“As a neighborhood, many of us would likely extend our heartfelt support for a development project that respects the hard work, discernment and collective visioning of our neighborhood citizens and abides by the present zoning that we have worked so diligently to create.”
“The city of Coral Gables, Fla.. … has been very successful preserving its heritage as well as allowing for the growth that comes with a popular place to live.
Zoning may not deliver the same zing as other hot-button issues in a competitive election cycle, but it’s among the most crucial discussions Asheville leaders and residents face as the city grows. Each candidate has different ideas about what to do first.
Move over, police, protests and the pandemic: At Asheville City Council’s meeting of Tuesday, Oct. 13, the focus shifts to development (at least according to the agenda).
The Buncombe County Planning Board will hear proposals for two massive development projects at its virtual meeting of Wednesday, Oct. 14, at 9 a.m.
Asheville City Council will take a brief respite from conversations about policing and budgets to consider new standards for tree canopy preservation at its meeting of Tuesday, Aug. 25. Three public hearings will address different parts of the proposed standards.
In Buncombe County, manufactured housing is limited to certain zoning designations, but the county planning board recently voted in favor of an amendment that would expand the list of areas where manufactured homes would be allowed. The Buncombe County Board of Commissioners will hold a public hearing about the change in the coming weeks.
“Crucially, there is no requirement that projects financed this way demonstrate any benefit to their host neighborhood, either before, during or after they are completed.”
“For a town that touts its ‘progressiveness,’ the city of Asheville has shown once again that it is only willing to take the measures that will make our town pretty for its tourists — not livable for its residents.”
“I call foul on the city for engaging in this aggressive, underhanded attempt to further gentrify West Asheville.”
“When local workers can’t find housing they can afford and our less fortunate population — including families with children — is one rent check away from living on the street, this predicament has reached critical mass.”
2018’s annual joint meeting of Asheville City Council and the Buncombe County Board of Commissioners highlighted issues of racial equity, police use-of-force and zoning conflicts affecting Buncombe residents.
“STRs should be crowded out of existence by affordable housing density, not regulated like a bureaucratic scapegoat.”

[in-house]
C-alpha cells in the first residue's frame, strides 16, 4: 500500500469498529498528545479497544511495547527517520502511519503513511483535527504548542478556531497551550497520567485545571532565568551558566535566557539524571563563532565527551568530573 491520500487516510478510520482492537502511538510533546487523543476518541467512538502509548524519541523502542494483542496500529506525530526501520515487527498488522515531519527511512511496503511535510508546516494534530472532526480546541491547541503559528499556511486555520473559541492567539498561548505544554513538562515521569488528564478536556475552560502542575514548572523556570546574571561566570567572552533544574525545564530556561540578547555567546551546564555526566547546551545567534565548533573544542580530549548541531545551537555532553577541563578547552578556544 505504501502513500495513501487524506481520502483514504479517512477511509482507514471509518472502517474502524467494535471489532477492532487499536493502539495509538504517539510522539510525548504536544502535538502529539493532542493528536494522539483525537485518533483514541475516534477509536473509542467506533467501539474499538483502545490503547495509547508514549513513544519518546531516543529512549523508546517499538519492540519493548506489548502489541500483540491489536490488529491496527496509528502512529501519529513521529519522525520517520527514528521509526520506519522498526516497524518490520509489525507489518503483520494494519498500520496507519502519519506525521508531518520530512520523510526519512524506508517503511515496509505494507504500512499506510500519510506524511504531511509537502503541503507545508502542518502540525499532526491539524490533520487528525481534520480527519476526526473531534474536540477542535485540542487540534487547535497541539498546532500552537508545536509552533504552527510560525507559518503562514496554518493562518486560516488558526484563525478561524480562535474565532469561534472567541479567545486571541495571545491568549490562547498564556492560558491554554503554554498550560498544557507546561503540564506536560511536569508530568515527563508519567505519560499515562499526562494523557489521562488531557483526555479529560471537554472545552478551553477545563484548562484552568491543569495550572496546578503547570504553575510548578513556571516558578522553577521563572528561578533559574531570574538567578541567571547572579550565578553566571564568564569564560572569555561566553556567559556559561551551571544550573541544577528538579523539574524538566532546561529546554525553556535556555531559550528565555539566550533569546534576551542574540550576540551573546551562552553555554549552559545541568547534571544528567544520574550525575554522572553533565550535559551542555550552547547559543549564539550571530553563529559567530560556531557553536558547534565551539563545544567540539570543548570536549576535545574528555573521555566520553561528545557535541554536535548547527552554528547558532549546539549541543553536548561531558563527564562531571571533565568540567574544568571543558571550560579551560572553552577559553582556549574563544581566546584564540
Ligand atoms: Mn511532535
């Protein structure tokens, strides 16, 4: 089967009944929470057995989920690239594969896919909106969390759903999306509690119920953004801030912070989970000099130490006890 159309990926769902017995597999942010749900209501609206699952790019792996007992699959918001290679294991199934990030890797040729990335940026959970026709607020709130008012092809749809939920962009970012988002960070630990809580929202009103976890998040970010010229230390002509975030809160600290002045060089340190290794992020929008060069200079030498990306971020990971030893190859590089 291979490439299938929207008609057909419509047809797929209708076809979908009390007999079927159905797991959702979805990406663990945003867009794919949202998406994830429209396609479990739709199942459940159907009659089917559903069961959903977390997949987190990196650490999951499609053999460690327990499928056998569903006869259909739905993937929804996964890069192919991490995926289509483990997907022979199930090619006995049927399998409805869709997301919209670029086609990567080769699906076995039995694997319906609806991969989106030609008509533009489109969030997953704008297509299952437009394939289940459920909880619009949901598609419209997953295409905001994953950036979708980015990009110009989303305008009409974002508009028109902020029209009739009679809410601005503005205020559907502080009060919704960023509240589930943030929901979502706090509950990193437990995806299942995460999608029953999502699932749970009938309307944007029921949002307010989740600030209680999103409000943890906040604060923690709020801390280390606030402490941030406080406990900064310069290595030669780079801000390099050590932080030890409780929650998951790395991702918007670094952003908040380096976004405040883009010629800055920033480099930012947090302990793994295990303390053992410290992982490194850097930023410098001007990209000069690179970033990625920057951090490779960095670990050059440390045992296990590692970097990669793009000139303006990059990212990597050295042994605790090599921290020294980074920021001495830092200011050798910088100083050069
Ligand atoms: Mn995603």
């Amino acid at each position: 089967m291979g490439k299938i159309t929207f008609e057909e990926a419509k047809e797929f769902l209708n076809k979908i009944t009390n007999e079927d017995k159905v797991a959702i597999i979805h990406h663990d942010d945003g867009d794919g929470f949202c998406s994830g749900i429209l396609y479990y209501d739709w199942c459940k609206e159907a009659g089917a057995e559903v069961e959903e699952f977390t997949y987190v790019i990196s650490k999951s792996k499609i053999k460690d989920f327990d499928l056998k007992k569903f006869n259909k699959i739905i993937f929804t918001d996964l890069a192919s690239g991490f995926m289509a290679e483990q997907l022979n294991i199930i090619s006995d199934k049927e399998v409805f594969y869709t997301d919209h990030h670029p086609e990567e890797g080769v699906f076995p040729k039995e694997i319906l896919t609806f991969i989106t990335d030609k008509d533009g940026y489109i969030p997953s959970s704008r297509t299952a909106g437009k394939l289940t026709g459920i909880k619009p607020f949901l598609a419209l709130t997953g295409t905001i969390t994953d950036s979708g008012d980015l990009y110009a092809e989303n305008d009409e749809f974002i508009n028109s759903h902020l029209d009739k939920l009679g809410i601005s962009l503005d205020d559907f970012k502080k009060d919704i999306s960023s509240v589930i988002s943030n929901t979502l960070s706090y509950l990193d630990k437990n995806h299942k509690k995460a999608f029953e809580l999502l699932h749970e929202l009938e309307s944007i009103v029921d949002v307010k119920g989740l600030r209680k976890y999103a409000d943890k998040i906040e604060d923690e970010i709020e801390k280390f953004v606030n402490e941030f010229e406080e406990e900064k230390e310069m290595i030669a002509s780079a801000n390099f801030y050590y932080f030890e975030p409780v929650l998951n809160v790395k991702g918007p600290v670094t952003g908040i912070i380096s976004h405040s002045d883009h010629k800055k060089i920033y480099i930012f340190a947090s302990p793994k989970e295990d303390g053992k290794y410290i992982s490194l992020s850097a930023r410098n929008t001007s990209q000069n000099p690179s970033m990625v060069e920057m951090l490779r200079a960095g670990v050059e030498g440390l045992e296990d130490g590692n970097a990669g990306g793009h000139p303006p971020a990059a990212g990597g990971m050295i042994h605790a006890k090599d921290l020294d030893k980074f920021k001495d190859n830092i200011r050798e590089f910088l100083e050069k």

The Buncombe County Board of Commissioners tapped Duke Energy for a solar farm project at the old county landfill and unanimously denied a rezoning request.
The Buncombe County Board of Adjustment unanimously denied a project asking for second conditional use permit. The project has raised concerns among many in the Ridgecrest community and is likely to still move forward with its original permit.
The Buncombe County Board of Commissioners approved an economic incentive package and struggled with a rezoning request that highlighted zoning’s gray areas.
Through their elected leaders, Asheville voters will now have more say-so over development projects downtown and new hotels citywide.
After more than a year of public input and review, proposed development changes that would bring more downtown projects before Council for review will go to a vote on Tuesday, Feb. 14. The new rules also include a provision for Council to review all hotel projects with 21 rooms or more anywhere in the city.
Through two discussion sessions and a survey on its online public input platform, the city of Asheville is soliciting feedback on strategies to increase housing density and, it hopes, ease the city’s housing crisis.
The Buncombe County Board of Commissioners is back to seven members after Tim Moffitt was officially sworn in to replace Miranda DeBruhl, who abruptly resigned last month. Commissioner Moffitt said, “It’s and honor to serve with you and I look forward to contributing where I can.” The Tuesday, June 7, meeting also featured members of the public expressing concerns about rezoning a parcel of land in east Asheville and continued budget talks ahead of a June 30 deadline to approve a spending plan for fiscal year 2017.
“No one should have the right to open a hotel-like business in a family-zoned neighborhood unless a zoning variance is issued.”